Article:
Data Analysis

Based on a meta-analysis of DMN studies (Spreng et al, 2009), a 5-mm-radius sphere seed region was placed in the PCC (MNI: −7,−51,31). For SN, a 5-mm-radius sphere was placed in dorsal ACC/supplementary motor area (SMA) (MNI: 8,12,50). This point represents the peak of the cluster with highest negative Z-value obtained from the DMN connectivity map in the supergroup of low- and middle-income participants combined, and was selected to provide maximal contrast with DMN connectivity. Functional connectivity analysis was performed using the ConnTool package developed by author RCW. We extracted the spatially averaged time series from PCC and dorsal ACC/SMA (dACC/SMA) seeds for each participant. Next, linear detrending was performed, followed by nuisance regression. Covariates of no interest included six motion regressors generated from the realignment step noted above, as well as their first derivatives. In addition, we included five principal components of the BOLD time series extracted from white-matter and cerebrospinal fluid masks, which has been demonstrated to effectively remove signals derived from the cardiac and respiratory cycle (Behzadi et al, 2007). In generating the white-matter and cerebrospinal fluid regressors, subject-specific masks were first created using VBM-based segmentation implemented in SPM8. To eliminate border regions of potentially ambiguous tissue-type, white-matter and CSF masks were eroded with an FSL tool (fslmaths) to ensure that no gray matter was included in the masks. The erosion was performed by removing the outermost layer of voxels (ie, any 1 voxel touching a 0 voxel in the mask). The white-matter mask was eroded two times, while the CSF mask was only eroded once. A spatially averaged time series was extracted from these masks, and the first five principal components were included in the regression. The residuals from this regression were then retained for further analysis. Since resting-state functional connectivity measures low-frequency spontaneous BOLD oscillations (0.01–0.10Hz band) (Fox et al, 2005), the time course for each voxel was band-pass filtered in this range. Next, motion scrubbing was performed. During motion scrubbing, individual frames with excessive head motion were censored from the time series, following Power et al (2012). The target high motion frame, but not those flanking it, was removed in accordance with the findings of Satterthwaite et al (2013). Participants with >60% of their frames removed by scrubbing were excluded from further analysis, as justified by the findings of Fair et al (2012). Additional information can be found in the Supplementary Methods. Pearson product-moment correlation coefficients were calculated between average time courses in the seed regions of interest (ROIs) and all other voxels of the brain, resulting in a 3-dimensional correlation coefficient image (r-image). These r-images were then transformed to z-scores using the Fisher r-to-z transformation.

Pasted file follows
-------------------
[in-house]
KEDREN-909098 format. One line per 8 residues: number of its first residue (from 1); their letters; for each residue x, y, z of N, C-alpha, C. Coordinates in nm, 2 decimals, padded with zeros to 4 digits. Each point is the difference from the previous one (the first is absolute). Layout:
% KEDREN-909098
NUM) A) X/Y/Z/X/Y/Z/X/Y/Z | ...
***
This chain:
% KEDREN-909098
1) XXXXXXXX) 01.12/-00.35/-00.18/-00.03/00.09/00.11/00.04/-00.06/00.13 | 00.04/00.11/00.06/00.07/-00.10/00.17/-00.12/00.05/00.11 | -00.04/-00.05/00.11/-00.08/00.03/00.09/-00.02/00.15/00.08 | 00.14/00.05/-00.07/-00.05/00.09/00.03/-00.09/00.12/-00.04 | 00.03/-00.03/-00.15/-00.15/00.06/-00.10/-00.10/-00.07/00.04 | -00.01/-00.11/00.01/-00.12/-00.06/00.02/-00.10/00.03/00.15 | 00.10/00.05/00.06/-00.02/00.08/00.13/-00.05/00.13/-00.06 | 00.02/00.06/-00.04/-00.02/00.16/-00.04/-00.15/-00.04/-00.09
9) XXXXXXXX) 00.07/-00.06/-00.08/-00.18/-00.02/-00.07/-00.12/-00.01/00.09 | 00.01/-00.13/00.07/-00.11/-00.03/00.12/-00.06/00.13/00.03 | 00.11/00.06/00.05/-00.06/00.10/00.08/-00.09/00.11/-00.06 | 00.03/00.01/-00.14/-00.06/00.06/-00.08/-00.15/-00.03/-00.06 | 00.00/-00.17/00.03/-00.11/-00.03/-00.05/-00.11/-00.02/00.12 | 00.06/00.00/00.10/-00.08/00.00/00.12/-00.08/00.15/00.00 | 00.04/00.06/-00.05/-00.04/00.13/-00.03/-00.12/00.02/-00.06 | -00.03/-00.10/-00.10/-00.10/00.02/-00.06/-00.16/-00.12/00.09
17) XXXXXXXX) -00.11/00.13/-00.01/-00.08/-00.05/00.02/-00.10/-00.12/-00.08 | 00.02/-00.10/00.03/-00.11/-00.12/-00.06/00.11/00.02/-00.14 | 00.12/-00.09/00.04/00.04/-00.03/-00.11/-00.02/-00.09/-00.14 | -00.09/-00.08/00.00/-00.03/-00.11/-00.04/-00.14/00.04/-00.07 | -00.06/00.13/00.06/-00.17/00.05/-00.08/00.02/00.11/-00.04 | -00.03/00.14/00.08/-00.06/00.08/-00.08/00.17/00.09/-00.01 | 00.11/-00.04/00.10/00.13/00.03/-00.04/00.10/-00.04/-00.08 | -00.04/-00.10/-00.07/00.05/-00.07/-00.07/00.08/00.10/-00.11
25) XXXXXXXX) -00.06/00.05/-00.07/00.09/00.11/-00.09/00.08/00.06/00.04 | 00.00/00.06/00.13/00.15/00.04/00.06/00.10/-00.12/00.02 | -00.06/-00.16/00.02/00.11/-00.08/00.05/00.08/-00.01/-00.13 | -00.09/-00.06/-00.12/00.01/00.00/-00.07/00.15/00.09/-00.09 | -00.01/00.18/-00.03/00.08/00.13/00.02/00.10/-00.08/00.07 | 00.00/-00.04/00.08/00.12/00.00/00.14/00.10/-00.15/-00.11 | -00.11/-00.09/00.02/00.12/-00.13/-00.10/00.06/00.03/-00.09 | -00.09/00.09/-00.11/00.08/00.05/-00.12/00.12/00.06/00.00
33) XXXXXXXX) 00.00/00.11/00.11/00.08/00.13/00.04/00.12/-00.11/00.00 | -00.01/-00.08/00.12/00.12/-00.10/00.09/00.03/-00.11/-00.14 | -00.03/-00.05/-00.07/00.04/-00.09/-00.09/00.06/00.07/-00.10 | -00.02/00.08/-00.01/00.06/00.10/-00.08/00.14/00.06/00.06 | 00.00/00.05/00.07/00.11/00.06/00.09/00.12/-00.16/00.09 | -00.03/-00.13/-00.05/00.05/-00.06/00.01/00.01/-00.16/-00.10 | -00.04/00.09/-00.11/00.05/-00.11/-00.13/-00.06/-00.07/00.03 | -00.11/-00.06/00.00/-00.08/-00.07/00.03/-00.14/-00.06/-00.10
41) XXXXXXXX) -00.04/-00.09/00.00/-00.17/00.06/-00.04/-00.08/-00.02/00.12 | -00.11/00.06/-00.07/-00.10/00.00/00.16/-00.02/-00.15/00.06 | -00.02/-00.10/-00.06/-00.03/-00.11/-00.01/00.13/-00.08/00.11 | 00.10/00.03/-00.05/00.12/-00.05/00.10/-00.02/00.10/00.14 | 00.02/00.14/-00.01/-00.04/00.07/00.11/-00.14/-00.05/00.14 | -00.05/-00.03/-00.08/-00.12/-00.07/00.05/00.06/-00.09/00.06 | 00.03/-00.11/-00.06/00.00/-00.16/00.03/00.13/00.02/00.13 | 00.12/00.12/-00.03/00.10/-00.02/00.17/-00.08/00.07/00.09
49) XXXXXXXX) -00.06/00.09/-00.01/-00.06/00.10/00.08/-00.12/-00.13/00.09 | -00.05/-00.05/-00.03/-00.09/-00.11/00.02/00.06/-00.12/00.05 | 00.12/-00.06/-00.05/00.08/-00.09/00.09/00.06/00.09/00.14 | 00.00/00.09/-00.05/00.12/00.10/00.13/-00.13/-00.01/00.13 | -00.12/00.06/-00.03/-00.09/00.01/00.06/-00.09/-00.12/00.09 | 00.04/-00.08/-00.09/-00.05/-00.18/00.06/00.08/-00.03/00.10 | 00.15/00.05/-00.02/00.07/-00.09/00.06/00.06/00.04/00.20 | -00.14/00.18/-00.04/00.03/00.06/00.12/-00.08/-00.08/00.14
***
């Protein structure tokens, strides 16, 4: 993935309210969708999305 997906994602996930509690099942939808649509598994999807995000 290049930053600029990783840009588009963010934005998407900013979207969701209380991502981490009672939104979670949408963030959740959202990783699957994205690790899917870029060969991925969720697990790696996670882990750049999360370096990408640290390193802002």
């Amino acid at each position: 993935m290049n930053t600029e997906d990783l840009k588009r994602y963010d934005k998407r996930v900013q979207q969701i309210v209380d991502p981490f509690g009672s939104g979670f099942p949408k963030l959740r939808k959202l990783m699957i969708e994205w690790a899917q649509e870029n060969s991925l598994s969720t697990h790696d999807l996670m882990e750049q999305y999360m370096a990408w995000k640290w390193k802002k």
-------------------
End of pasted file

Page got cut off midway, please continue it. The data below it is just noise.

Whole Brain and ROI Analysis